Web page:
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“Transitional Justice” from Kuala Lumpur to the Tenderloin

Reflections of a powerful young voice from the global movement for justice

Bee Ling recently came to GLIDE’s Center for Social Justice as part of the International Research & Exchanges Fellowship (IREX) on tolerance and conflict resolution. Having Bee here with us was a rare and very special opportunity. We learned from her, and we shared with her, as we came to see the Tenderloin and San Francisco through her eyes—and in a global context. Astute, compassionate, kind and courageously dedicated to supporting the most vulnerable members of society, Bee is now a friend and ally for whom we are deeply grateful. Before returning home to Kuala  Lumpur, Bee spoke with us about her perspective on global practices of social exclusion, discussing her plans to set up inclusive initiatives to involve people experiencing homelessness in policy processes and local service responses.

I am from Kuala Lumpur, the capital of Malaysia, where gentrification has been forcing many residents out [onto the streets] and causing displacement. I call it banishment, because my neighbors on the street are being forced to move with nowhere to go.

The government calls this voluntary but the high rent prices and the foreign investment companies that are buying up real estate for wealthy people, many of whom don’t even live in Kuala Lumpur, are pushing people into poverty. These new apartments stay empty most of the year. Officials claim that Kuala Lumpur is empty, but what they mean is there are not a lot of middle-class people living there anymore. The hundreds of migrant workers and homeless people are never mentioned.

The Destitute Persons Act, which was legislated during the British Colonial period in 1872, has been at the core of federal and state strategies for dealing with poverty and homelessness in Malaysia. By this law, government officers have the power to conduct raids on ‘destitute persons’ and detain them in welfare homes.

The government narrative describes this as “rescuing” people but it is [actually] arresting [them]. If you dress well, they will leave you alone. But if you look poor or homeless, they take you to these welfare homes where you have no freedom to leave or access to legal counsel.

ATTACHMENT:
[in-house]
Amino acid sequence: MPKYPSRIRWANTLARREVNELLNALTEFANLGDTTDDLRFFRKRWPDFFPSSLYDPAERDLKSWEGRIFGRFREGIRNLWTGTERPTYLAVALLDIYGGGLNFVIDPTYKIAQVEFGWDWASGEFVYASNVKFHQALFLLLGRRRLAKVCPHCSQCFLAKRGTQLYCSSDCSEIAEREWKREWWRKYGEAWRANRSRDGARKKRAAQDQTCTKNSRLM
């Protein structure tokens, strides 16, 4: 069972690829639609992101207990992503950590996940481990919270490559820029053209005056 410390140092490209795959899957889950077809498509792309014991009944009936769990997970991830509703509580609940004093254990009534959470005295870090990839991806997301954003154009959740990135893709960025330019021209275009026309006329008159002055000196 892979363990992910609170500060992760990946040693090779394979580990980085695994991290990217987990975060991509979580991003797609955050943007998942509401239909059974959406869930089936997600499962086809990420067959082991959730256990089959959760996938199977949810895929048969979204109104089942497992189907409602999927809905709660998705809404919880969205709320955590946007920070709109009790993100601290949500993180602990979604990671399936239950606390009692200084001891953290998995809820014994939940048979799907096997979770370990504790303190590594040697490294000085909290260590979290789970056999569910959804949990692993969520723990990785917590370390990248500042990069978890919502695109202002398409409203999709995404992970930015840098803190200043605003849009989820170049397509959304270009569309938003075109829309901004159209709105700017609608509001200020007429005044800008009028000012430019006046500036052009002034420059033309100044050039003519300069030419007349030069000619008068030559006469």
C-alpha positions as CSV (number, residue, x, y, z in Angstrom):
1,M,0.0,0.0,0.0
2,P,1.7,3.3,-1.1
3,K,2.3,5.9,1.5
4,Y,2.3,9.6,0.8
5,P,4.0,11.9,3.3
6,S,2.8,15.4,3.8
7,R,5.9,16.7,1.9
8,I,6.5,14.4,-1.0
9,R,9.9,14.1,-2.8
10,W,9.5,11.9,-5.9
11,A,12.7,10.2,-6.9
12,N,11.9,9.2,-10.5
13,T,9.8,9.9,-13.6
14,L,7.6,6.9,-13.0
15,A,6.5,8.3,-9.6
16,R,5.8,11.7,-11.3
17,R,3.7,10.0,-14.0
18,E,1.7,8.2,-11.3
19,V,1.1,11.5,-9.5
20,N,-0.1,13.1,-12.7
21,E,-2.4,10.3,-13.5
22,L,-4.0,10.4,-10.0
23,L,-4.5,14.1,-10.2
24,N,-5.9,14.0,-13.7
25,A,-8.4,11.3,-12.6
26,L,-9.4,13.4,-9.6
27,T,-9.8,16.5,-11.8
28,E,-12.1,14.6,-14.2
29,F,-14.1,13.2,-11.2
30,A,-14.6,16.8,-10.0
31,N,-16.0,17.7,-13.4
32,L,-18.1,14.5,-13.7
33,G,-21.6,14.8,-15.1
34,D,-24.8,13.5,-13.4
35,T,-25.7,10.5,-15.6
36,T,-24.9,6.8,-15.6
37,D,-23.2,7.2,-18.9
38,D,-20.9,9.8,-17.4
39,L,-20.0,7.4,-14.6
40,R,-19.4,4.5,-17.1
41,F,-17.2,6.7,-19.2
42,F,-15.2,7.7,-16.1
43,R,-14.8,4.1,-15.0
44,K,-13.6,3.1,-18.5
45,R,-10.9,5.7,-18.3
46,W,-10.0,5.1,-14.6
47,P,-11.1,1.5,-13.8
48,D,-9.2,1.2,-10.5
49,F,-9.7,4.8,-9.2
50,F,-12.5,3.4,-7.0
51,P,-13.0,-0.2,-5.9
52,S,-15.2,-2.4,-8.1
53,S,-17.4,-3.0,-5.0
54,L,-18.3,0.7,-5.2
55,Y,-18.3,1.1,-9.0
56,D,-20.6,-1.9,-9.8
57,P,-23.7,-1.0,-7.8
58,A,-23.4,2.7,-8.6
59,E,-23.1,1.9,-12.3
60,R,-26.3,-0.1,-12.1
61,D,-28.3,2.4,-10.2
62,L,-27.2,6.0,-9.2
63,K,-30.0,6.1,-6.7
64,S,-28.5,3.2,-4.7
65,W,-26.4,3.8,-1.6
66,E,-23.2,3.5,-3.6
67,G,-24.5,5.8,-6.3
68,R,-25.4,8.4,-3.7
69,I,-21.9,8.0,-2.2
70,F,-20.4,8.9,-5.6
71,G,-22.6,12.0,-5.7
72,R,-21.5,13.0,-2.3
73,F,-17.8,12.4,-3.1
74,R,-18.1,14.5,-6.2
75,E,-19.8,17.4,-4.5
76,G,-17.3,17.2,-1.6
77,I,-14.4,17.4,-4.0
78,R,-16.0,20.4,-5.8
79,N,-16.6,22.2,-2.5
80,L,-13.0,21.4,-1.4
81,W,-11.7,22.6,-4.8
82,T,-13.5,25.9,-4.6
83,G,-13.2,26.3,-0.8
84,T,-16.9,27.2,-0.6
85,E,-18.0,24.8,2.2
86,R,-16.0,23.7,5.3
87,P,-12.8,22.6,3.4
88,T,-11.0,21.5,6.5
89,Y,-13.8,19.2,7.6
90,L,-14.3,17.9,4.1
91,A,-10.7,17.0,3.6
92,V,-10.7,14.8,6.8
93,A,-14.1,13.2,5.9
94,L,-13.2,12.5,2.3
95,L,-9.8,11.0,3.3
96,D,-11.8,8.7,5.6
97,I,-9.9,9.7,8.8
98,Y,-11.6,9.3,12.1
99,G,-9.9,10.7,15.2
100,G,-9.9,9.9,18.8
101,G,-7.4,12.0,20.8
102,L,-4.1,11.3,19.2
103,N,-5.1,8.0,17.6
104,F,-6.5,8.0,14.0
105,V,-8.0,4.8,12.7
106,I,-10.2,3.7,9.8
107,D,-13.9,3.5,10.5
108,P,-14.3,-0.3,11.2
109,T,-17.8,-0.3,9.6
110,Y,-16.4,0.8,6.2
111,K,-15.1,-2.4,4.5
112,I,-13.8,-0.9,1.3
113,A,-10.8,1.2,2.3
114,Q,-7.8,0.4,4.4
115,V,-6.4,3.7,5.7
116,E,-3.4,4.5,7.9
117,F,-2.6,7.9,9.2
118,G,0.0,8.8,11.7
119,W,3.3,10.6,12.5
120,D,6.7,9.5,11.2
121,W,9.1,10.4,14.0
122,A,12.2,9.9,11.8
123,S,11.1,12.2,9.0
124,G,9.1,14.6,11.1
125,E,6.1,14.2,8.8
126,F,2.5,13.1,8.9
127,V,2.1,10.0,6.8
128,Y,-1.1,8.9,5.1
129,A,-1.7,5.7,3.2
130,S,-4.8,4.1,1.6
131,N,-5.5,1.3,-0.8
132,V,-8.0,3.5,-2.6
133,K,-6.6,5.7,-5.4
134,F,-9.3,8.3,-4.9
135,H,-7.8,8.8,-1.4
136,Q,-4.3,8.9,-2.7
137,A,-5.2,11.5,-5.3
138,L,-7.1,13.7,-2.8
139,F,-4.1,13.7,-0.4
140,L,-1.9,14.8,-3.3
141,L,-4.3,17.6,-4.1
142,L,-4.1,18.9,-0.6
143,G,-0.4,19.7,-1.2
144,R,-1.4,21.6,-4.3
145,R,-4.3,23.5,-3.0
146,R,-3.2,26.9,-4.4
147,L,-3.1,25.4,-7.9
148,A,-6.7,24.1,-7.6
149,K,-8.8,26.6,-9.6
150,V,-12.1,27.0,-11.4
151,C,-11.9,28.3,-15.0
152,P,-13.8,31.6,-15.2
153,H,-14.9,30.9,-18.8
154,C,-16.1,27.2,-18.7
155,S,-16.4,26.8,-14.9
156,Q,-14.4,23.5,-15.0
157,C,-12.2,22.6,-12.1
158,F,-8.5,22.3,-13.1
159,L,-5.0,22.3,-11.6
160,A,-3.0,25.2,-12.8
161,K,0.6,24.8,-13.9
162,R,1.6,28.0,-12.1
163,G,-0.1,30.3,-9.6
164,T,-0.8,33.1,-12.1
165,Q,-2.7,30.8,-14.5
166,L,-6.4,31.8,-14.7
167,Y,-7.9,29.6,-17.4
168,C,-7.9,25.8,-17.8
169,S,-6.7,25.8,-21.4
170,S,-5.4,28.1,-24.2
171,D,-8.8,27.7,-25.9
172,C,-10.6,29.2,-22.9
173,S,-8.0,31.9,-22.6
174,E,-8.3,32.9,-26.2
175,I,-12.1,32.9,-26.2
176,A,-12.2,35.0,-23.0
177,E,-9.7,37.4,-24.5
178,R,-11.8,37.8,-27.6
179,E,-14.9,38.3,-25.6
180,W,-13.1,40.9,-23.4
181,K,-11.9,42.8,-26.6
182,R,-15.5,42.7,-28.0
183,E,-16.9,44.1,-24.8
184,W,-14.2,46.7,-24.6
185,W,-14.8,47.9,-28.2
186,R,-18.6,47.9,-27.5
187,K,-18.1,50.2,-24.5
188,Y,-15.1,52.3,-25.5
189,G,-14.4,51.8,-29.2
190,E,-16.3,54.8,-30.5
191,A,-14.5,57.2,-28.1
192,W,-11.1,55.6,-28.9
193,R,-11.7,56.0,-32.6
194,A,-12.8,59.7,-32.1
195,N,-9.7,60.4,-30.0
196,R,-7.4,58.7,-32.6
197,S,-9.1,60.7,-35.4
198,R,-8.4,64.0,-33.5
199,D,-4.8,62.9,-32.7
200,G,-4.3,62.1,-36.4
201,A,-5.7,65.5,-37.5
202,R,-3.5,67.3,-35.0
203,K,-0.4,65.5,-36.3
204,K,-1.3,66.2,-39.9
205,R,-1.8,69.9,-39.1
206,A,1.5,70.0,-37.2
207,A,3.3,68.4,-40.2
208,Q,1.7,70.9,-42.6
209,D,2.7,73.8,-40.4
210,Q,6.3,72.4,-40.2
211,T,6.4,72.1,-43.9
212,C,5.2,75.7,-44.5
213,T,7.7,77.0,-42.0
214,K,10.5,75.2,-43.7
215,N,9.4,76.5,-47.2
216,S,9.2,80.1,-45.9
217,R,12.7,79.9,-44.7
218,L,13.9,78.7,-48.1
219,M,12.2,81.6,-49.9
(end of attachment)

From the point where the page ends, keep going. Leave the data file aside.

There is an economy behind all of this. Private contract companies are paid to clear the streets of poor people and their belongings, just like the sweeps here in San Francisco. The sweeps are costly and ineffective. Most people don’t understand that our tax money is being used to target the poor.

In 2014, officials claimed that the root cause of homelessness is soup kitchens, basically blaming poor people for being homeless. I knew that being poor should not be considered a crime, so it was then that I got involved in working on the issue of homelessness. For the last four years, we have been providing services to the people living on the street as a Coordinator for Kedai Jalanan [“Street Store,” a pop-up shop run by faculty and students from the University of Malaysia]. We provide the urban poor with daily necessities like hygiene supplies and clothing.

 

Volunteers from the University of Malaya help set up racks, organize clothes, and lend a listening ear at Kedai Jalanan’s pop-up free market for those people experiencing homelessness in Kuala Lumpur.

I was a student when I started this work and didn’t realize the complexity of the problem and power of institutionalized racism. We need research to persuade our local city council and statistics to repel the Destitute Persons Act, but they are not easy to attain because the government doesn’t produce these statistics. When I talk to city council members they tell me that we have to focus on the bigger picture. But poor people never become the bigger picture. Every day the homelessness problem grows bigger and bigger, but when will it be seen?

I joined the IREX fellowship in hopes of developing a tri-national plan. Before coming to San Francisco, I was in Japan at a conference brainstorming global movements. Rather than working alone, we must join forces together in a movement towards global justice. That is what I hope to accomplish as part of my fellowship at GLIDE’s Center for Social Justice. I want to connect and combine resources to better understand the global forces that are causing people to suffer.

Since starting my year-long fellowship at IREX, I have realized that the way authorities target the poor in the United States is the same as in Southeast Asia. We don’t have as much freedom and as many resources as people in the United States, but I hope to use everything I have learned to run campaigns that address what we can do together to push back against authoritarianism globally. My goal is to activate a community of homeless people in Kuala Lumpur to be part of organizing and standing up for themselves rather than advocates like me speaking for them.

I think it is time we talk about transitional justice, because we can’t move forward until we heal the historical wounds. For example, in Malaysia, we still can’t talk about communism. There is no narrative from the bottom. I want to record the powerful narratives of the poor to inform middle-class conceptions. Poor people have dreams, too.